As part of DOD's incremental strategy for developing and implementing its architecture, transition plan, and tiered accountability framework for managing business systems, the department has taken steps over the last 6 months to further comply with the Act and otherwise improve its overall approach to business systems modernization. On March 15, 2006, DOD released a minor update to its business enterprise architecture (version 3.1), developed an updated enterprise transition plan, and issued its annual report to Congress describing steps taken to address the Act's requirements, among other things. The updated architecture and transition plan, as well as the report and related documentation, reflect steps taken to address a number of the areas that we previously reported as falling short of the Act's requirements and related guidance. However, additional steps are needed to fully comply with the Act and relevant guidance.
- Review Pending
- Closed - implemented
- Closed - not implemented
Recommendation for Executive Action
Recommendation: To further assist the department in institutionalizing well-defined business systems modernization management controls, to facilitate congressional oversight, and promote departmental accountability, the Secretary of Defense should direct the Deputy Secretary of Defense, as the chair of the Defense Business Systems Management Committee, to submit an enterprise architecture program management plan to defense congressional committees. At a minimum, the plan should define what the department's incremental improvements to the architecture and transition plan will be, and how and when they will be accomplished, including what (and when) architecture and transition plan scope and content and architecture compliance criteria will be added into which versions. In addition, the plan should include an explicit purpose and scope for each version of the architecture, along with milestones, resource needs, and performance measures for each planned version, with particular focus and clarity on the near-term versions.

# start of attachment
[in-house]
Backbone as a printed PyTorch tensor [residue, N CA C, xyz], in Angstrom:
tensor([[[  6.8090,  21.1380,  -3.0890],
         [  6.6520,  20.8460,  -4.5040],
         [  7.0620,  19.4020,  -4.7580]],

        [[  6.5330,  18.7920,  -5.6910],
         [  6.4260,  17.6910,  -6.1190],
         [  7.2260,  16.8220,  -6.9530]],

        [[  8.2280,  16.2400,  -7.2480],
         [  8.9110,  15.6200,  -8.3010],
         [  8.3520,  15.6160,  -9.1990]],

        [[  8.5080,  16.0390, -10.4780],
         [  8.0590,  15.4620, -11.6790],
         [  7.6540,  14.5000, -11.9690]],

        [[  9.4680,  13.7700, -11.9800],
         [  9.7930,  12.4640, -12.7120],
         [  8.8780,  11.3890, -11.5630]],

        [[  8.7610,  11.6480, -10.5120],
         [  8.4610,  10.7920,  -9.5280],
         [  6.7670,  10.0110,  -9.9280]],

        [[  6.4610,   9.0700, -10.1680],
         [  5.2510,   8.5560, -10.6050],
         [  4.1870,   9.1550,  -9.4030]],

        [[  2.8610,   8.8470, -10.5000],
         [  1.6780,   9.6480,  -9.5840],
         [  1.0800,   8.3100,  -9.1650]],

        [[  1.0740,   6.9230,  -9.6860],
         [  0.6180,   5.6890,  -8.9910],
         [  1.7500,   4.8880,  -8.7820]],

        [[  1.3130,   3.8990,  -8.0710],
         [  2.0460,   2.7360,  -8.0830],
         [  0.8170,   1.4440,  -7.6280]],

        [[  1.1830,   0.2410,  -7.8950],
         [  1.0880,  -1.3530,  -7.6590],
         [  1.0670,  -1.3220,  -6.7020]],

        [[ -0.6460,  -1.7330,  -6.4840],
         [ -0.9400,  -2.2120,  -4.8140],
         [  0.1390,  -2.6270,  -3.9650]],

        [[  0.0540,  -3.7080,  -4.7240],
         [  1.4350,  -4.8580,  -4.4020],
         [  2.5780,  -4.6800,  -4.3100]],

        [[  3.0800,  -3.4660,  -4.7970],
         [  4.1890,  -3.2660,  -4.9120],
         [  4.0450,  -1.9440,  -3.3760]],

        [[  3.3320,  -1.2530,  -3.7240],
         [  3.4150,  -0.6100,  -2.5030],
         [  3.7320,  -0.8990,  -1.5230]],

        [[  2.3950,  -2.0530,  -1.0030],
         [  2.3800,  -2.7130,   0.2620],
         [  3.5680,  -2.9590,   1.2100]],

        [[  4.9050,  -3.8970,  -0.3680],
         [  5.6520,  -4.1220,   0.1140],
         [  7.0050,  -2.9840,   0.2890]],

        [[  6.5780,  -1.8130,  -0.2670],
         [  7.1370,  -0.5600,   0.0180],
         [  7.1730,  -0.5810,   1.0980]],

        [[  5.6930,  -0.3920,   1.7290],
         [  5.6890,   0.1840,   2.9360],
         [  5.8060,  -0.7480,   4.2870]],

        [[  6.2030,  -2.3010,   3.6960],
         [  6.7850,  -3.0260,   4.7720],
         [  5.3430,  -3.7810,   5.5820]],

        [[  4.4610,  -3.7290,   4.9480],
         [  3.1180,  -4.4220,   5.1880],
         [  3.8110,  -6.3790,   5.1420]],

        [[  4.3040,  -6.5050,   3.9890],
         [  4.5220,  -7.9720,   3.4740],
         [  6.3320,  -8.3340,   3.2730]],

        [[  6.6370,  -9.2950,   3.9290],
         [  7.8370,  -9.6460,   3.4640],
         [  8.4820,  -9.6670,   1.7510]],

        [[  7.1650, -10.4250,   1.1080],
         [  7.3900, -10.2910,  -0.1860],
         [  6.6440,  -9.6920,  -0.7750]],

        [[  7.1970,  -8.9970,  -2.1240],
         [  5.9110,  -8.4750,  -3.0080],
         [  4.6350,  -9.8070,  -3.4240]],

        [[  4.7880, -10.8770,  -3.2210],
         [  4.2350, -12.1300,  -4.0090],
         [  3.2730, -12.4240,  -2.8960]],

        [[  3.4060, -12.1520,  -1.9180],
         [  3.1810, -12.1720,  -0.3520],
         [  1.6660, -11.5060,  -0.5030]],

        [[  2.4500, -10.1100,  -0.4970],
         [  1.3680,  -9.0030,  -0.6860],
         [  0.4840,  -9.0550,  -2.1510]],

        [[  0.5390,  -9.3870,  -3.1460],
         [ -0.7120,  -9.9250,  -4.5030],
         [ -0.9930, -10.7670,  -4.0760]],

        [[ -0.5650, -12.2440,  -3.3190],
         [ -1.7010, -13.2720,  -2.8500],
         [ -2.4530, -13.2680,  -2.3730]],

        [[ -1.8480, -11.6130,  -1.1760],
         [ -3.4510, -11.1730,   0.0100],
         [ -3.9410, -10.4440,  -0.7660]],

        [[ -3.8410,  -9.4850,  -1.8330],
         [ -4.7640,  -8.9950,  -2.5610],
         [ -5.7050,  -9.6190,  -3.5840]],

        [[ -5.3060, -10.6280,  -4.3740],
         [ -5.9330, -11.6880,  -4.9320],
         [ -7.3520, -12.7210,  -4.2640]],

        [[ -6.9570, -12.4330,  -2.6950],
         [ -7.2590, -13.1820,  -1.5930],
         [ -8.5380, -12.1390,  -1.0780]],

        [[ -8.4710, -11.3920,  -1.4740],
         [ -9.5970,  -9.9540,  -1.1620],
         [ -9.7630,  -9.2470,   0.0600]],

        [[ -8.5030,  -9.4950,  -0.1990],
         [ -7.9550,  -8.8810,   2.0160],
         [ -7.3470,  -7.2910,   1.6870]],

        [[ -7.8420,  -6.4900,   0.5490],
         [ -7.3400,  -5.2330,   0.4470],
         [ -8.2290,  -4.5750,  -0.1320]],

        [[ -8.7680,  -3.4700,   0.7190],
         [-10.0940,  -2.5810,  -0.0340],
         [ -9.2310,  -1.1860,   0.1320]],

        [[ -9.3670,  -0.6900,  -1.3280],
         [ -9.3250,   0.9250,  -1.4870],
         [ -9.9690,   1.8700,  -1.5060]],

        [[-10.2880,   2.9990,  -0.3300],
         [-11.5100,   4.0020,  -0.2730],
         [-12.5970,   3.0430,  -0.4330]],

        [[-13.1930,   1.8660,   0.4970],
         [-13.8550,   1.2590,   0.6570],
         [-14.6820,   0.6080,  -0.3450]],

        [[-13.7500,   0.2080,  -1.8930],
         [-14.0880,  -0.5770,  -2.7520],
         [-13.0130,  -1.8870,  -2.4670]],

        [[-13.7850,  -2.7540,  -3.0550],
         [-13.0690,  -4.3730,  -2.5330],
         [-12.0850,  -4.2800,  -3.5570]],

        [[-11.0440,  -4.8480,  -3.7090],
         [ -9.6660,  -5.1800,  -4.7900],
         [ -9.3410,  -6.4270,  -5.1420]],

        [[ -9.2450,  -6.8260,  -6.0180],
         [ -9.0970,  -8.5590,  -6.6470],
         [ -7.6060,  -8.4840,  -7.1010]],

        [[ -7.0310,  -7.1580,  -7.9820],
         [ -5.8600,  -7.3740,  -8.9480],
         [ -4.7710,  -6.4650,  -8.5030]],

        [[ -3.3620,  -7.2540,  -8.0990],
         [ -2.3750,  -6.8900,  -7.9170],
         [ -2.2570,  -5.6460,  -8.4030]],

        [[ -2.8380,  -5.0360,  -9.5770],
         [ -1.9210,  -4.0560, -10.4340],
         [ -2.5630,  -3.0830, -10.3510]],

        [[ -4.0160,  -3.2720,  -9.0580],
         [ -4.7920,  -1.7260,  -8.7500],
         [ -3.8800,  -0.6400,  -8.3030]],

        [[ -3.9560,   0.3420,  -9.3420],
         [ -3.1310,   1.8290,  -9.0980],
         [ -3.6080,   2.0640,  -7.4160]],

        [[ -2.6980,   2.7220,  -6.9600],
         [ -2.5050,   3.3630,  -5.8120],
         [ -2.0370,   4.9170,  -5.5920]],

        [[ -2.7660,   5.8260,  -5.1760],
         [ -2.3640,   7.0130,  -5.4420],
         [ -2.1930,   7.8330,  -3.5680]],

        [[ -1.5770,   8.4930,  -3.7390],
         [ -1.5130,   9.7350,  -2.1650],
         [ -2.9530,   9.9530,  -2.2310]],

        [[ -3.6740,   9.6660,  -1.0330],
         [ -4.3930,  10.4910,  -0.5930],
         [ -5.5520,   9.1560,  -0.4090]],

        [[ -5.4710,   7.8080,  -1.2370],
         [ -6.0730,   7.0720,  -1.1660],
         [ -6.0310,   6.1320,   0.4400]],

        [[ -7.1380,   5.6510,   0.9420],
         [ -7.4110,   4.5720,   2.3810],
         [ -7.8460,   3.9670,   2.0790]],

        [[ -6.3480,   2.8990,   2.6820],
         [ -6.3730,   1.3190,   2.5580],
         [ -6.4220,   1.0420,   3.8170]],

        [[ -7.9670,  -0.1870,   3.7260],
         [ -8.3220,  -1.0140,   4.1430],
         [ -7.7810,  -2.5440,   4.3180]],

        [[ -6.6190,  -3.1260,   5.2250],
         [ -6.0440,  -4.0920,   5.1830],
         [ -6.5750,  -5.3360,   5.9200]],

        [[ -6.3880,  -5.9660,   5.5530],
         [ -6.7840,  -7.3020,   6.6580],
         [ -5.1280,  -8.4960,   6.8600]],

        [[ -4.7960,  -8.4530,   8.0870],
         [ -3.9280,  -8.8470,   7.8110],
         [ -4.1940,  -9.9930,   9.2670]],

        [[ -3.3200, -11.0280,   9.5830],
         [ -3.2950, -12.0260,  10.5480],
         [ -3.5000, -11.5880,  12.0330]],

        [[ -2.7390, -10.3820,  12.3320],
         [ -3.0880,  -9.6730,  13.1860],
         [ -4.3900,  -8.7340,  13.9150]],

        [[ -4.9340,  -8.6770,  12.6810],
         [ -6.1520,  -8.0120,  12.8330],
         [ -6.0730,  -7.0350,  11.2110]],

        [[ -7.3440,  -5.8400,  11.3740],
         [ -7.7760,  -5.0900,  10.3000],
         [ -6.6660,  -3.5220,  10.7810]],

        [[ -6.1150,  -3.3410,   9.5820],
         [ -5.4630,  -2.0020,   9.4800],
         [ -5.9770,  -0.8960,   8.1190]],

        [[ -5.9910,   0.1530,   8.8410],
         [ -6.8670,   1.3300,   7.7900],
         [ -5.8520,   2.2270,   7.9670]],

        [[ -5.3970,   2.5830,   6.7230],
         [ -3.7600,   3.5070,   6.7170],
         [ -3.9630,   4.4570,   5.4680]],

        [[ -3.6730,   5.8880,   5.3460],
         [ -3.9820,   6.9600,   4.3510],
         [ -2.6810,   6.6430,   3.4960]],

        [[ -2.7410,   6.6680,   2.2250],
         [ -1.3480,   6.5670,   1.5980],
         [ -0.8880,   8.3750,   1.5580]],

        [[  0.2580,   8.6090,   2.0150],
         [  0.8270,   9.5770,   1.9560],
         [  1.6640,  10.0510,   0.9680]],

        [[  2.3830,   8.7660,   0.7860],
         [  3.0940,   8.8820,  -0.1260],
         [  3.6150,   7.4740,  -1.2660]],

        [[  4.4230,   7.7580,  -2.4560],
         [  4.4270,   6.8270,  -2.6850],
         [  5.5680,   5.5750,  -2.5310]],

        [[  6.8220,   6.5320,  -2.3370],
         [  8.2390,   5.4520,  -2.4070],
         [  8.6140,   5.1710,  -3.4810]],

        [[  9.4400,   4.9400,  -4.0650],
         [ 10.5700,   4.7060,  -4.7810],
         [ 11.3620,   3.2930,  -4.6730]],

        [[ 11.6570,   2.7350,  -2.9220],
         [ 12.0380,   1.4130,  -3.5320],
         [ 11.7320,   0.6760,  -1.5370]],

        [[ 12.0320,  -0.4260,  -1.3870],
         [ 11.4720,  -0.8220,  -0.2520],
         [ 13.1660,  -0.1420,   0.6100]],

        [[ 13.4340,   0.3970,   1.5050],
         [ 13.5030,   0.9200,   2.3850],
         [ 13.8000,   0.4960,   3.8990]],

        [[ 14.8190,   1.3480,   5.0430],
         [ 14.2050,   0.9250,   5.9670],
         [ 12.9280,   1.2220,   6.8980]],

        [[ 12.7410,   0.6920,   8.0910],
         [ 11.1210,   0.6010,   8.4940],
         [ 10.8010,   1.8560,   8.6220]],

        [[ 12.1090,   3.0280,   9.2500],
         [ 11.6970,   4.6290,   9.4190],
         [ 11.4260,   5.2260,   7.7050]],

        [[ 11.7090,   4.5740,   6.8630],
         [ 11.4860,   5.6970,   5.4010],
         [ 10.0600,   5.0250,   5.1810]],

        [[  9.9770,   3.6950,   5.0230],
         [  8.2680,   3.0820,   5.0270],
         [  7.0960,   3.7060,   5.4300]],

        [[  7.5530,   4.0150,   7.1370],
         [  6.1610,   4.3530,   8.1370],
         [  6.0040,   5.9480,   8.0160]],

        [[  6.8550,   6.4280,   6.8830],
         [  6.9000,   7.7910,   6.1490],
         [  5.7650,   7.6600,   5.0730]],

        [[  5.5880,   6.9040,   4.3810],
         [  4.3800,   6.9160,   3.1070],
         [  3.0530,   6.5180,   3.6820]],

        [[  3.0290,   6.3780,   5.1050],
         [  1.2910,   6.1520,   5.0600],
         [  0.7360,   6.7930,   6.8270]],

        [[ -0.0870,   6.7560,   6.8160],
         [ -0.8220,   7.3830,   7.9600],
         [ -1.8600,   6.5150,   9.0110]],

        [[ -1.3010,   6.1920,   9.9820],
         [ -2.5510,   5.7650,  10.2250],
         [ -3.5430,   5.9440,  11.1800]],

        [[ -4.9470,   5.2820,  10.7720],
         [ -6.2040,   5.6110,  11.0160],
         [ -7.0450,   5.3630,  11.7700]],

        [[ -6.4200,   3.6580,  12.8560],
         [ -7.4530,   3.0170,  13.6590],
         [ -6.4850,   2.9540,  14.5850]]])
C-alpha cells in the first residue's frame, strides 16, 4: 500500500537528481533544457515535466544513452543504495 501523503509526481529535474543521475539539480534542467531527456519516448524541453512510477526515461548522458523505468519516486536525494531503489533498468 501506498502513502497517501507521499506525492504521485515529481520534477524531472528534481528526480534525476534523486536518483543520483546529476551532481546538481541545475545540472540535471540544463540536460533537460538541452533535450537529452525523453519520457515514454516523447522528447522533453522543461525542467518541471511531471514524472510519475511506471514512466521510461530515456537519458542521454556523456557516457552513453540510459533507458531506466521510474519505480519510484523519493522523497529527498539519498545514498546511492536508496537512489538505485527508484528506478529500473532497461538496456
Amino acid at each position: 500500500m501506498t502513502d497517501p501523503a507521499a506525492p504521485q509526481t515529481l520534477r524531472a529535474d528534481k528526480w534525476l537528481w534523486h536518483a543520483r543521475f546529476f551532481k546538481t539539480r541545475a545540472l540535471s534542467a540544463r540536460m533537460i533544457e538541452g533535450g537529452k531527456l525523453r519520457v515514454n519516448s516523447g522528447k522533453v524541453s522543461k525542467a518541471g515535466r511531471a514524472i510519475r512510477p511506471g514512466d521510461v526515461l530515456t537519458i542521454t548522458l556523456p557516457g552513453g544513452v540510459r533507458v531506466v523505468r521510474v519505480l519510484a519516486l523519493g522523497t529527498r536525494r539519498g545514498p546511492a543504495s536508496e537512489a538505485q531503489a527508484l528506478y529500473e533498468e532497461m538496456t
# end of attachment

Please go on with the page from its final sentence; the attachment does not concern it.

Agency Affected: Department of Defense
Status: Closed - Implemented
Comments: DOD has employed an incremental approach to add more scope and content to the Business Enterprise Architecture (BEA) on an annual basis. To accomplish this, the department has taken several actions that are consistent with the intent of our recommendation. For example, it has developed the Business Transformation Guidance, which describes the high-level process by which incremental improvements are identified and eventually incorporated into the BEA. Also, in March 2010, the department updated its BEA-related guidance to, among other things, provide criteria for determining systems' architectural compliance with the BEA. In addition, it issued a BEA development methodology, which provides for developing an integrated schedule with time frames and resource needs for each increment of the BEA. Furthermore, the department's annual report, which draws from and references the enterprise transition plan, is submitted annually to defense congressional committees and describes the business capability improvements that are planned for the development/modernization programs contained in the BEA. For example, the report addresses key program development milestones and performance metrics relative to each business enterprise priority segment of the architecture. As a result of these collective actions, we consider this recommendation to be largely implemented.